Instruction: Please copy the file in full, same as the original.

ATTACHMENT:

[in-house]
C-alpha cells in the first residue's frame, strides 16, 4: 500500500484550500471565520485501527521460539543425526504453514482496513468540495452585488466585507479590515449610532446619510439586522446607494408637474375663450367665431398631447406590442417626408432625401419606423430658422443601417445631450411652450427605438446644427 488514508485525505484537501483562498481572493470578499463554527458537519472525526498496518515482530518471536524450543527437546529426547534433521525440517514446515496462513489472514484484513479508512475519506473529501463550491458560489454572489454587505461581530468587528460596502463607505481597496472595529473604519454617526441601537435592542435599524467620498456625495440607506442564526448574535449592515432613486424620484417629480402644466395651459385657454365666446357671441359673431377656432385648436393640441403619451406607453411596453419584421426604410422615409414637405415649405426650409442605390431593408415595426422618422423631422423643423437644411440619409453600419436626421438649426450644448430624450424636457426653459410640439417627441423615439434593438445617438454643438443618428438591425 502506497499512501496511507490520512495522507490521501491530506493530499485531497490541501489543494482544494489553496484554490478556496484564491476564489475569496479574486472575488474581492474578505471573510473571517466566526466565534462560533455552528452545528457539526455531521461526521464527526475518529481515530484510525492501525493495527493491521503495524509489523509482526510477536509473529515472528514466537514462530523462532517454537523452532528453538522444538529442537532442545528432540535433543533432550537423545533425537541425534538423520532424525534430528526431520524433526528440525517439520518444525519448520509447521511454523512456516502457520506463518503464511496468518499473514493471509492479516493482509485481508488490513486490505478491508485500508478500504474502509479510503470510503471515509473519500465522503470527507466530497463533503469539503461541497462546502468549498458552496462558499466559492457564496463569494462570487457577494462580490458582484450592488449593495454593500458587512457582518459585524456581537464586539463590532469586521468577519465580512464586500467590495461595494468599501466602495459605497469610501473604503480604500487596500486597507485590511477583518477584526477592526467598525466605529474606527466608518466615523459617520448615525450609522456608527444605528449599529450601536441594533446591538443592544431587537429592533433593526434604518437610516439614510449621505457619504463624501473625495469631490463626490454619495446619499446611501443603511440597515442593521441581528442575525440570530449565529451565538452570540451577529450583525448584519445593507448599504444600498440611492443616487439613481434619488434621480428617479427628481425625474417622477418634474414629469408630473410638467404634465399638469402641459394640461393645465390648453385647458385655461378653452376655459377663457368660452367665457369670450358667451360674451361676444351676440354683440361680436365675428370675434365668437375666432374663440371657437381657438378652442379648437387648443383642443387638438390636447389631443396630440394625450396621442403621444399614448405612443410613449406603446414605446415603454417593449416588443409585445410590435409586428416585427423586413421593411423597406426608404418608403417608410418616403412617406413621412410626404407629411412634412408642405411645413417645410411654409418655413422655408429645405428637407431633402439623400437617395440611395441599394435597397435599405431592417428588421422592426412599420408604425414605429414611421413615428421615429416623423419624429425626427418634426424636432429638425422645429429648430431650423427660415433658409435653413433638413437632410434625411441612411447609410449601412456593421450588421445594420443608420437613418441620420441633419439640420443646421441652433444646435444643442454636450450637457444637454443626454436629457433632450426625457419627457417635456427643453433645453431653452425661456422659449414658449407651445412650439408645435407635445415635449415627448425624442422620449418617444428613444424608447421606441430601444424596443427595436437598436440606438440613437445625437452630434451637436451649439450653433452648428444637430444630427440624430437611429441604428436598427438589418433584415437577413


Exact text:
[in-house]
C-alpha cells in the first residue's frame, strides 16, 4: 500500500484550500471565520485501527521460539543425526504453514482496513468540495452585488466585507479590515449610532446619510439586522446607494408637474375663450367665431398631447406590442417626408432625401419606423430658422443601417445631450411652450427605438446644427 488514508485525505484537501483562498481572493470578499463554527458537519472525526498496518515482530518471536524450543527437546529426547534433521525440517514446515496462513489472514484484513479508512475519506473529501463550491458560489454572489454587505461581530468587528460596502463607505481597496472595529473604519454617526441601537435592542435599524467620498456625495440607506442564526448574535449592515432613486424620484417629480402644466395651459385657454365666446357671441359673431377656432385648436393640441403619451406607453411596453419584421426604410422615409414637405415649405426650409442605390431593408415595426422618422423631422423643423437644411440619409453600419436626421438649426450644448430624450424636457426653459410640439417627441423615439434593438445617438454643438443618428438591425 502506497499512501496511507490520512495522507490521501491530506493530499485531497490541501489543494482544494489553496484554490478556496484564491476564489475569496479574486472575488474581492474578505471573510473571517466566526466565534462560533455552528452545528457539526455531521461526521464527526475518529481515530484510525492501525493495527493491521503495524509489523509482526510477536509473529515472528514466537514462530523462532517454537523452532528453538522444538529442537532442545528432540535433543533432550537423545533425537541425534538423520532424525534430528526431520524433526528440525517439520518444525519448520509447521511454523512456516502457520506463518503464511496468518499473514493471509492479516493482509485481508488490513486490505478491508485500508478500504474502509479510503470510503471515509473519500465522503470527507466530497463533503469539503461541497462546502468549498458552496462558499466559492457564496463569494462570487457577494462580490458582484450592488449593495454593500458587512457582518459585524456581537464586539463590532469586521468577519465580512464586500467590495461595494468599501466602495459605497469610501473604503480604500487596500486597507485590511477583518477584526477592526467598525466605529474606527466608518466615523459617520448615525450609522456608527444605528449599529450601536441594533446591538443592544431587537429592533433593526434604518437610516439614510449621505457619504463624501473625495469631490463626490454619495446619499446611501443603511440597515442593521441581528442575525440570530449565529451565538452570540451577529450583525448584519445593507448599504444600498440611492443616487439613481434619488434621480428617479427628481425625474417622477418634474414629469408630473410638467404634465399638469402641459394640461393645465390648453385647458385655461378653452376655459377663457368660452367665457369670450358667451360674451361676444351676440354683440361680436365675428370675434365668437375666432374663440371657437381657438378652442379648437387648443383642443387638438390636447389631443396630440394625450396621442403621444399614448405612443410613449406603446414605446415603454417593449416588443409585445410590435409586428416585427423586413421593411423597406426608404418608403417608410418616403412617406413621412410626404407629411412634412408642405411645413417645410411654409418655413422655408429645405428637407431633402439623400437617395440611395441599394435597397435599405431592417428588421422592426412599420408604425414605429414611421413615428421615429416623423419624429425626427418634426424636432429638425422645429429648430431650423427660415433658409435653413433638413437632410434625411441612411447609410449601412456593421450588421445594420443608420437613418441620420441633419439640420443646421441652433444646435444643442454636450450637457444637454443626454436629457433632450426625457419627457417635456427643453433645453431653452425661456422659449414658449407651445412650439408645435407635445415635449415627448425624442422620449418617444428613444424608447421606441430601444424596443427595436437598436440606438440613437445625437452630434451637436451649439450653433452648428444637430444630427440624430437611429441604428436598427438589418433584415437577413